How can I test an UPDATE statement for example to see if it would work, for example if it would actually update rows etc?

Is there a way to simulate it easily?


7 Answers 7


Use a transaction to wrap your update statement and a select query (to test the update) and then always roll it back.



UPDATE accounts SET balance = balance - 100.00
    WHERE name = 'Alice';

SELECT balance FROM accounts WHERE name = 'Alice';

ROLLBACK; -- << Important! Un-does your UPDATE statement above!

A transaction typically ends with a commit but since you're just testing and do not want the changes to be permanent you will just roll back.

  • Why are you making an update, you don't trust to psql ?:) Jun 8, 2022 at 22:28
  • Does this TRANSACTION applies to all SQL versions?
    – Robin
    Oct 4, 2022 at 18:00
  • @ДавидШико because I didn't write the statement.
    – RonJohn
    Jun 23, 2023 at 3:04

Wrap it in a transaction, test the results with a SELECT and rollback at the end.




  • 8
    You could use RETURNING in the UPDATE query to skip the SELECT query. Feb 9, 2012 at 6:29
  • 7
    If you decide to keep the changes, use COMMIT instead of ROLLBACK.
    – n.st
    Dec 1, 2013 at 19:28

Prepend your SQL UPDATE command with EXPLAIN [ref], and it will not perform the actual update. E.g.:

EXPLAIN UPDATE accounts SET balance = balance + 100.00 WHERE name = 'Alice';

It will not (always) tell you the number of rows which would be updated but rather tell you how many rows match the WHERE clause. In the above example those numbers are the same though.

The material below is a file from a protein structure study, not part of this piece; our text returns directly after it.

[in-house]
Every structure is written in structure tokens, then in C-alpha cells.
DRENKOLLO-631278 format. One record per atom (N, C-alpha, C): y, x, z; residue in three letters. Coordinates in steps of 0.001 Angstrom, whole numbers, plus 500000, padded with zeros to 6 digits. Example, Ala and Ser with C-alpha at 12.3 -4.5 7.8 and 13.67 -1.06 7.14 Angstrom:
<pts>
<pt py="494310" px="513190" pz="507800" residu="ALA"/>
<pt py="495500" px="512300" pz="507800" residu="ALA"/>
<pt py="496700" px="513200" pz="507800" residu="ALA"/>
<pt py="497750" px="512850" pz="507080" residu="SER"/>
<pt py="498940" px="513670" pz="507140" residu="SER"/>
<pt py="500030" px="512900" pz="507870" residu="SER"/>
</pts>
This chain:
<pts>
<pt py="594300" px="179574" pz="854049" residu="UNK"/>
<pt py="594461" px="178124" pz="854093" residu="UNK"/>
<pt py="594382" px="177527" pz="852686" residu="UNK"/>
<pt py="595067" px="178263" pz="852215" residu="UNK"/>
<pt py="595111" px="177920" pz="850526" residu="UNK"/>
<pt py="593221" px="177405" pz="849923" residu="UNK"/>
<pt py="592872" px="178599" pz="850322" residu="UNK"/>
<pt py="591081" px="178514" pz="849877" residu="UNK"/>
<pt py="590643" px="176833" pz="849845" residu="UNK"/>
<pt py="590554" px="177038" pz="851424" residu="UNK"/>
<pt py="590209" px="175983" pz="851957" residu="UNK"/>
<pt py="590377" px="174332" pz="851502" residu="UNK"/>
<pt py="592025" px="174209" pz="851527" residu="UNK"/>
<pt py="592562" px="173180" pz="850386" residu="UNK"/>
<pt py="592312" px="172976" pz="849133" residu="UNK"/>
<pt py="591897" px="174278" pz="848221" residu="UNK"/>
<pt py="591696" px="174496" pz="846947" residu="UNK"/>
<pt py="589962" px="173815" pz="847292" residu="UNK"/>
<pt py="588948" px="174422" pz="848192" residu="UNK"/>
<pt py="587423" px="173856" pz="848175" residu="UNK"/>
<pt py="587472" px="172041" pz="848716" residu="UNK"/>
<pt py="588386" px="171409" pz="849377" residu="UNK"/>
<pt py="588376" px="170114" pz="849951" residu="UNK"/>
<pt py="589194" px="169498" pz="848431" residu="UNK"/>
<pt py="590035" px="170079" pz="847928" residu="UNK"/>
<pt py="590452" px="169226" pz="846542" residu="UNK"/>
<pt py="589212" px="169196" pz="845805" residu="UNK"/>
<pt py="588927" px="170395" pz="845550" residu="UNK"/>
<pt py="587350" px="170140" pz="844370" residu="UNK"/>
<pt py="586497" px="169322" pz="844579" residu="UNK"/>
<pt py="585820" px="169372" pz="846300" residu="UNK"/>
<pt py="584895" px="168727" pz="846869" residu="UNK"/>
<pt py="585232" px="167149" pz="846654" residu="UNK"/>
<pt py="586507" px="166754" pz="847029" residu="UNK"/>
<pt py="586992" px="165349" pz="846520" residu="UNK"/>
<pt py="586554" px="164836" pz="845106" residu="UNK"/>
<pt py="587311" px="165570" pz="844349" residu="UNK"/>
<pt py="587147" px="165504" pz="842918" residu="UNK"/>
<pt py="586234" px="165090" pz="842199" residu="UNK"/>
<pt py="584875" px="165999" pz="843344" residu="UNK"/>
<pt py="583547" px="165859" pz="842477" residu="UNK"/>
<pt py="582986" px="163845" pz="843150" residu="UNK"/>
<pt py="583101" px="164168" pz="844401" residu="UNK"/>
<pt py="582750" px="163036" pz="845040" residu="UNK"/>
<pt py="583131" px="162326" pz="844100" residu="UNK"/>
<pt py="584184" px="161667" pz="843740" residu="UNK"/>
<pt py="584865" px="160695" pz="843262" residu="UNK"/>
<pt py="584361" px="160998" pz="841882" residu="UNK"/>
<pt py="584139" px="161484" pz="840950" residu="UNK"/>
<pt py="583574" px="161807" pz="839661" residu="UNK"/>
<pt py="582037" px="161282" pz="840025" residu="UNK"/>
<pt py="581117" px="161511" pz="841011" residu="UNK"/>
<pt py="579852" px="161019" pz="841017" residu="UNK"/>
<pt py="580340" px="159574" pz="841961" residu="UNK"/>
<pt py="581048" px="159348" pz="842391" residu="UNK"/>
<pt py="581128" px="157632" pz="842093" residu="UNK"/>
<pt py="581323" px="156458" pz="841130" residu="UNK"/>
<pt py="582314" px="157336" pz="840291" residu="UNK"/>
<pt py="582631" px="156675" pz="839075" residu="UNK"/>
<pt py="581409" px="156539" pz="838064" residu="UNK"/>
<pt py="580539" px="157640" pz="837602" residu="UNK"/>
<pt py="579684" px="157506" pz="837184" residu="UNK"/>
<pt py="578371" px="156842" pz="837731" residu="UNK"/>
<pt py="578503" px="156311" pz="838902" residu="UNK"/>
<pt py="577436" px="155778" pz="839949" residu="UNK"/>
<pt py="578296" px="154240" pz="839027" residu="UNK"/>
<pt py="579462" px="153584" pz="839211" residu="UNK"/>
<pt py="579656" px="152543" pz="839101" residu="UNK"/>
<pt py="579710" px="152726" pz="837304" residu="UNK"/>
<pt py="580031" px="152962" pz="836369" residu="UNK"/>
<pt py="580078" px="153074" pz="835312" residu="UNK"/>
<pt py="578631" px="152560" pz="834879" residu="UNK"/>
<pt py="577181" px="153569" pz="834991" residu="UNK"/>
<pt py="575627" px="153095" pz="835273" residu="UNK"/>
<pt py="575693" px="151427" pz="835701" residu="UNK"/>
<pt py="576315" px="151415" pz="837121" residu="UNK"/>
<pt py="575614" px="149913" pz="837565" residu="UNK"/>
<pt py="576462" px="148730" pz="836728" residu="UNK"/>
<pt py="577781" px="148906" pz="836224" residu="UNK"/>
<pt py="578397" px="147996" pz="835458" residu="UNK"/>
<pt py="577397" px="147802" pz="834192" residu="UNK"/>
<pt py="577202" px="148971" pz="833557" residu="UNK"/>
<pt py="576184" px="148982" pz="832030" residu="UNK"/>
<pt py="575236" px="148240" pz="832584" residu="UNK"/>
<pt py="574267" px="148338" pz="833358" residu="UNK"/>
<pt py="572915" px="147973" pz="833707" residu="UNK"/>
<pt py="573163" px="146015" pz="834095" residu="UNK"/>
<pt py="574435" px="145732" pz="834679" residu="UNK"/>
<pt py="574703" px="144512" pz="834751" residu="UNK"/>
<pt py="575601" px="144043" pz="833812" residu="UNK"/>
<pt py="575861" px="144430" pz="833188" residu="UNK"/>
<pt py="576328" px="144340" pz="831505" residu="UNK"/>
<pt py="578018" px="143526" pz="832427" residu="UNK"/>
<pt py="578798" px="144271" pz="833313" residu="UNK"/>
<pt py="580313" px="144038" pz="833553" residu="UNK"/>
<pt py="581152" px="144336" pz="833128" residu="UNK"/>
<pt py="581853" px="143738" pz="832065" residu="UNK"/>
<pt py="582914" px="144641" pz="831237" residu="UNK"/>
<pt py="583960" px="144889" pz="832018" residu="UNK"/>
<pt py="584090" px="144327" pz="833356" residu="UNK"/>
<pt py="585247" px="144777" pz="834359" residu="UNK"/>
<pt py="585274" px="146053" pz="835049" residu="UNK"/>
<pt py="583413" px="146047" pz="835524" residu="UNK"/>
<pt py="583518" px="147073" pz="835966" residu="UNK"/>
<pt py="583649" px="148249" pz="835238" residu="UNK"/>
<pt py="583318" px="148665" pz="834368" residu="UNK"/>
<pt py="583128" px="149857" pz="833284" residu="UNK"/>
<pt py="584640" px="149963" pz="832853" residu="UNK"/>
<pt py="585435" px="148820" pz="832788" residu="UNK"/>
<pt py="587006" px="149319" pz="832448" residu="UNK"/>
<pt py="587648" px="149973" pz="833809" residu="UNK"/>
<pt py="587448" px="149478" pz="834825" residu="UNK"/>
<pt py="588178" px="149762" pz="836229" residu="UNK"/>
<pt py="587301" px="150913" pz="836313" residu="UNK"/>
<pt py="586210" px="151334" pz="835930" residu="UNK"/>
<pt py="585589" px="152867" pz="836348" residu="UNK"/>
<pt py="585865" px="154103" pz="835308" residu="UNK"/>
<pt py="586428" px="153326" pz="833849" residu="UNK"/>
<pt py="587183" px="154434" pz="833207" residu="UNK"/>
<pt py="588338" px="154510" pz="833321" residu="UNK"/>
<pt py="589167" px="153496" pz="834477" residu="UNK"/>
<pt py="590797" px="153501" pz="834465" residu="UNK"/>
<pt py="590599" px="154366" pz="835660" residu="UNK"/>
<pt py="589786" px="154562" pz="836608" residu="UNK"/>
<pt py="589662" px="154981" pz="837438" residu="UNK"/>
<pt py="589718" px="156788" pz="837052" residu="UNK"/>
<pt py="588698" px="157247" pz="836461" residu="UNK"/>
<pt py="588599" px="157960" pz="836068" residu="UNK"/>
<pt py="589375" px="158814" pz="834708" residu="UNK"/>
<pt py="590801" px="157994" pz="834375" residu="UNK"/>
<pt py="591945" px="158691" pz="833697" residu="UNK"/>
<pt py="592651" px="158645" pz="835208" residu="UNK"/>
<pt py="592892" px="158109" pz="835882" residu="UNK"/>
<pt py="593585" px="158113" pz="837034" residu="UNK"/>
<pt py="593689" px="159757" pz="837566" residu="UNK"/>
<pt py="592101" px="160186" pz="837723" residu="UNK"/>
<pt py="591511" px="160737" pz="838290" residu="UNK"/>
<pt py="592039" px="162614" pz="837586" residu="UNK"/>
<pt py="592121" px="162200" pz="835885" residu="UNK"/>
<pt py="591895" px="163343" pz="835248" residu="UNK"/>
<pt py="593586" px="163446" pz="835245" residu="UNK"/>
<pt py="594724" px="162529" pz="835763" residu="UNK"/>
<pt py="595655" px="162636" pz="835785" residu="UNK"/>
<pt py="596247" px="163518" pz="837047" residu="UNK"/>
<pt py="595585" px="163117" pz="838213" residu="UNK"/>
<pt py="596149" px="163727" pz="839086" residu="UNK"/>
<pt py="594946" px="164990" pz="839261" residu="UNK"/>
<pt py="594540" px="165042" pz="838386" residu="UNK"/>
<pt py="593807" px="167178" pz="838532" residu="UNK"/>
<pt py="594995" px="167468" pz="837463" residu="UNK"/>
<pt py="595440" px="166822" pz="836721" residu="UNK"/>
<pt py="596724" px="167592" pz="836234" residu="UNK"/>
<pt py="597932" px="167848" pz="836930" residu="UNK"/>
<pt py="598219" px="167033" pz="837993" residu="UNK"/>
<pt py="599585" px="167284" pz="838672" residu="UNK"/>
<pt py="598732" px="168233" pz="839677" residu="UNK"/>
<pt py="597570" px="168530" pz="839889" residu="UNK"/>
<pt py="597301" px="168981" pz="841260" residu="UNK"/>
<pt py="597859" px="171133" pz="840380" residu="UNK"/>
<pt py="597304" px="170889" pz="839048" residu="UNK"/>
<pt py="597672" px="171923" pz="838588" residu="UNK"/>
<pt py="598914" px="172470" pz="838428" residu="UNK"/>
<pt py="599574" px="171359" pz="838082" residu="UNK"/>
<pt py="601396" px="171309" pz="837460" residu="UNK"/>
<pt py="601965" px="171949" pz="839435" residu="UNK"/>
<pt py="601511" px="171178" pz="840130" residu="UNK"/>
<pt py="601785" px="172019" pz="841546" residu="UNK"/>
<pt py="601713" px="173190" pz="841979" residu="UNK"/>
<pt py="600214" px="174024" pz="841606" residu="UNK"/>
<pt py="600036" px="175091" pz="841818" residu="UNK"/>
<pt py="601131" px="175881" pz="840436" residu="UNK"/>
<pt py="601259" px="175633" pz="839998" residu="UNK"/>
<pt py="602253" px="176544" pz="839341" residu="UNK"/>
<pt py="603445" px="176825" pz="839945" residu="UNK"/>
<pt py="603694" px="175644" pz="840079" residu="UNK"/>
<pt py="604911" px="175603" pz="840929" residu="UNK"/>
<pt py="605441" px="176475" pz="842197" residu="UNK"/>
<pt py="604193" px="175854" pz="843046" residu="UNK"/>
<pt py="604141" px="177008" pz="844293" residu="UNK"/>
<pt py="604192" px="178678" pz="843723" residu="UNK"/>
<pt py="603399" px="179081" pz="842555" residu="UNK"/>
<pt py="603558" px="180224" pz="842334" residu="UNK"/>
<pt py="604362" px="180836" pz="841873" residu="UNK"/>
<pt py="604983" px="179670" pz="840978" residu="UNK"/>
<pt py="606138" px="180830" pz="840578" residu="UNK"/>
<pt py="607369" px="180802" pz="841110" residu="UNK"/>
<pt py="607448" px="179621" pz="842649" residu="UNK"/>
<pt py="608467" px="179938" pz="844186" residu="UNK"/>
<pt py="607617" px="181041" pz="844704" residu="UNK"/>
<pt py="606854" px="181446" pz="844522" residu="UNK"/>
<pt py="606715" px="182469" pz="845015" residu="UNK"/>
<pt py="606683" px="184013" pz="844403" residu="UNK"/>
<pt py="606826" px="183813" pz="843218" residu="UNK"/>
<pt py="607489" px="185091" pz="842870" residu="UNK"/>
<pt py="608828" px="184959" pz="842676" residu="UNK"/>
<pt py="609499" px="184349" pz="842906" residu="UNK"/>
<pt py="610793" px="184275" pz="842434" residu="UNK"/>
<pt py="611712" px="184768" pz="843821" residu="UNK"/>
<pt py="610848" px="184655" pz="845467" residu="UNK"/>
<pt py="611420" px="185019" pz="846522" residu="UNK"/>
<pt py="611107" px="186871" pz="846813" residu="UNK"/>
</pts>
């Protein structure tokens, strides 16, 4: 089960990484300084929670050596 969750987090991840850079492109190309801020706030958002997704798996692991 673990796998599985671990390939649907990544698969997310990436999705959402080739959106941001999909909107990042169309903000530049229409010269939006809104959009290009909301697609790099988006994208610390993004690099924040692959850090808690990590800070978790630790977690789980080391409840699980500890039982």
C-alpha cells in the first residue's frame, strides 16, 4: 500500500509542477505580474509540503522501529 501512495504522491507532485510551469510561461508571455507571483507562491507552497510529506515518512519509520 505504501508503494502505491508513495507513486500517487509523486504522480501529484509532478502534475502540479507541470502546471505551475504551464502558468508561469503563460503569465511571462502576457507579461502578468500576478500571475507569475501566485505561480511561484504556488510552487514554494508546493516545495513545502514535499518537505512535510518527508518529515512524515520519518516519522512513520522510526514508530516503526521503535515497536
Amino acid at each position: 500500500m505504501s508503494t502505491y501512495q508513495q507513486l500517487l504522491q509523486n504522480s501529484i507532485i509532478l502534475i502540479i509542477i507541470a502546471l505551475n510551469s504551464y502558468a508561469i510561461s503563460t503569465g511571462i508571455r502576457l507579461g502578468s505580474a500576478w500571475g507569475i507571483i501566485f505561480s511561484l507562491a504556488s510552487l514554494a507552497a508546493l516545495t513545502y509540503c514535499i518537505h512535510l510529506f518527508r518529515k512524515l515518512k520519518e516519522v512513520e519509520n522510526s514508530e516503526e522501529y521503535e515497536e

You can refer to Paul Sasik's answer for a rollback approach.

  • 4
    "it will tell you how many lines will be affected by your command" - I don't think this is true; it just tells you how many rows it will scan. Feb 2, 2023 at 10:52

You could always build up a sample database on SQL Fiddle and try out your update statements there.

Full disclosure: I am the author of sqlfiddle.com

  • 1
    SQL Fiddle is a great learning tool, but setting up a multi-table DB there, just to test a query, it is not the best option. Kudos for the site tho! May 26, 2023 at 8:31

With Postgres you can use the UPDATE clause RETURNING to show which rows have been modificated.

-- example data
CREATE TABLE data(id int, text text);
INSERT INTO DATA VALUES(1,'aaa'),(2,'bbb'),(3,'ccc'),(4,'ddd');

-- original data
SELECT * from data;

-- dry-run update

  text = 'modified'
  id > 2
  id, text;


-- data after dry-run update
SELECT * from data;
  • 1
    rollback is avoiding the commit of any changes
    – adrianlzt
    Apr 26, 2021 at 14:13

Run the same check with a SELECT statement first: the rows returned by SELECT will be the rows modified by UPDATE

  • 2
    Not sufficient. There could be FKs, CHECK constraints, ... that a simple SELECT wouldn't hit. A SELECT would only test the WHERE clause but the UPDATE could fail even though the SELECT succeeds. Feb 8, 2012 at 22:04

Given this simple update:

UPDATE Products
   SET price_including_vat = price * 1.05
 WHERE product_type = 'Food';

I would test it using something like this:

 SELECT price_including_vat AS price_including_vat__before, 
        price * 1.05 AS price_including_vat__after, 
   FROM Products
 WHERE product_type = 'Food';

Actually, I'd proably engage brain and do analysis more like this:

WITH updated AS 
    SELECT price_including_vat AS price_including_vat__before, 
           price * 1.05 AS price_including_vat__after, 
      FROM Products
    WHERE product_type = 'Food'
  FROM updated
 WHERE price_including_vat__before = price_including_vat__after;

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